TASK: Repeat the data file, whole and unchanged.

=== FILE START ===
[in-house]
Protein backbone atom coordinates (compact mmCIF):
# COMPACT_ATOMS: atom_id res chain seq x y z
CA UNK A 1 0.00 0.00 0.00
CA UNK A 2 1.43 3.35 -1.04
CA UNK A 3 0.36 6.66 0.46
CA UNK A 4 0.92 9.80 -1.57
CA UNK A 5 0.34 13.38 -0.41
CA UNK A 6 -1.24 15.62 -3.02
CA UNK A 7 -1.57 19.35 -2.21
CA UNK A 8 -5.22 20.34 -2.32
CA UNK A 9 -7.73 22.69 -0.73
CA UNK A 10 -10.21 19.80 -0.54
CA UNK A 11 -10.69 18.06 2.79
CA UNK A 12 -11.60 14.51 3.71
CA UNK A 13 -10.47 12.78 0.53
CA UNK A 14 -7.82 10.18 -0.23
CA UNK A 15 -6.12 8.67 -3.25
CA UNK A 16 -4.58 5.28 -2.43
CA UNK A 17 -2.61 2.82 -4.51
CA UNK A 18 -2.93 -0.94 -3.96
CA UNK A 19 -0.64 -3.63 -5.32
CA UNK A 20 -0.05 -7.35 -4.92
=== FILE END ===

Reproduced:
[in-house]
Protein backbone atom coordinates (compact mmCIF):
# COMPACT_ATOMS: atom_id res chain seq x y z
CA UNK A 1 0.00 0.00 0.00
CA UNK A 2 1.43 3.35 -1.04
CA UNK A 3 0.36 6.66 0.46
CA UNK A 4 0.92 9.80 -1.57
CA UNK A 5 0.34 13.38 -0.41
CA UNK A 6 -1.24 15.62 -3.02
CA UNK A 7 -1.57 19.35 -2.21
CA UNK A 8 -5.22 20.34 -2.32
CA UNK A 9 -7.73 22.69 -0.73
CA UNK A 10 -10.21 19.80 -0.54
CA UNK A 11 -10.69 18.06 2.79
CA UNK A 12 -11.60 14.51 3.71
CA UNK A 13 -10.47 12.78 0.53
CA UNK A 14 -7.82 10.18 -0.23
CA UNK A 15 -6.12 8.67 -3.25
CA UNK A 16 -4.58 5.28 -2.43
CA UNK A 17 -2.61 2.82 -4.51
CA UNK A 18 -2.93 -0.94 -3.96
CA UNK A 19 -0.64 -3.63 -5.32
CA UNK A 20 -0.05 -7.35 -4.92